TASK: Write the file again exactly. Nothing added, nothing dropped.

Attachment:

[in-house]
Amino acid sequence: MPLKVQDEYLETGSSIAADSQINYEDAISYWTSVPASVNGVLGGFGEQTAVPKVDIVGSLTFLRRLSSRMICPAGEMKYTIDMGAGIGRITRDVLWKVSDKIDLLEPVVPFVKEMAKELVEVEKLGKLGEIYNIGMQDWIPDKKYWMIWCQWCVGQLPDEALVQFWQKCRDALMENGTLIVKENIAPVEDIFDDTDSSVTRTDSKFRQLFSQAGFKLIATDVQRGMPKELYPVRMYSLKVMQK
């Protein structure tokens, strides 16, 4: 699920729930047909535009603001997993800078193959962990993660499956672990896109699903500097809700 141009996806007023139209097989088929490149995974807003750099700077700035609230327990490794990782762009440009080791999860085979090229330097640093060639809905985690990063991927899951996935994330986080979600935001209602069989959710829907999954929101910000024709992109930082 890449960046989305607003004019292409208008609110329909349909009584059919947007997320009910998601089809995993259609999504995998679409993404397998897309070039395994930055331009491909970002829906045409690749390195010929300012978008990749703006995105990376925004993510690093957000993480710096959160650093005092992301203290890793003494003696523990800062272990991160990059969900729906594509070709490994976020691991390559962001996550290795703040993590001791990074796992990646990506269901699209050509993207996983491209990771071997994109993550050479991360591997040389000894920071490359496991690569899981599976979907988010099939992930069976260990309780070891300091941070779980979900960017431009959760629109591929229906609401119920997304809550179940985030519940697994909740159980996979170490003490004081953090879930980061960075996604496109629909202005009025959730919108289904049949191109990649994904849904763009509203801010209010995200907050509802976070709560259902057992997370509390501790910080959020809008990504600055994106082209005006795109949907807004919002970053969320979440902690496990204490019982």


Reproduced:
[in-house]
Amino acid sequence: MPLKVQDEYLETGSSIAADSQINYEDAISYWTSVPASVNGVLGGFGEQTAVPKVDIVGSLTFLRRLSSRMICPAGEMKYTIDMGAGIGRITRDVLWKVSDKIDLLEPVVPFVKEMAKELVEVEKLGKLGEIYNIGMQDWIPDKKYWMIWCQWCVGQLPDEALVQFWQKCRDALMENGTLIVKENIAPVEDIFDDTDSSVTRTDSKFRQLFSQAGFKLIATDVQRGMPKELYPVRMYSLKVMQK
């Protein structure tokens, strides 16, 4: 699920729930047909535009603001997993800078193959962990993660499956672990896109699903500097809700 141009996806007023139209097989088929490149995974807003750099700077700035609230327990490794990782762009440009080791999860085979090229330097640093060639809905985690990063991927899951996935994330986080979600935001209602069989959710829907999954929101910000024709992109930082 890449960046989305607003004019292409208008609110329909349909009584059919947007997320009910998601089809995993259609999504995998679409993404397998897309070039395994930055331009491909970002829906045409690749390195010929300012978008990749703006995105990376925004993510690093957000993480710096959160650093005092992301203290890793003494003696523990800062272990991160990059969900729906594509070709490994976020691991390559962001996550290795703040993590001791990074796992990646990506269901699209050509993207996983491209990771071997994109993550050479991360591997040389000894920071490359496991690569899981599976979907988010099939992930069976260990309780070891300091941070779980979900960017431009959760629109591929229906609401119920997304809550179940985030519940697994909740159980996979170490003490004081953090879930980061960075996604496109629909202005009025959730919108289904049949191109990649994904849904763009509203801010209010995200907050509802976070709560259902057992997370509390501790910080959020809008990504600055994106082209005006795109949907807004919002970053969320979440902690496990204490019982």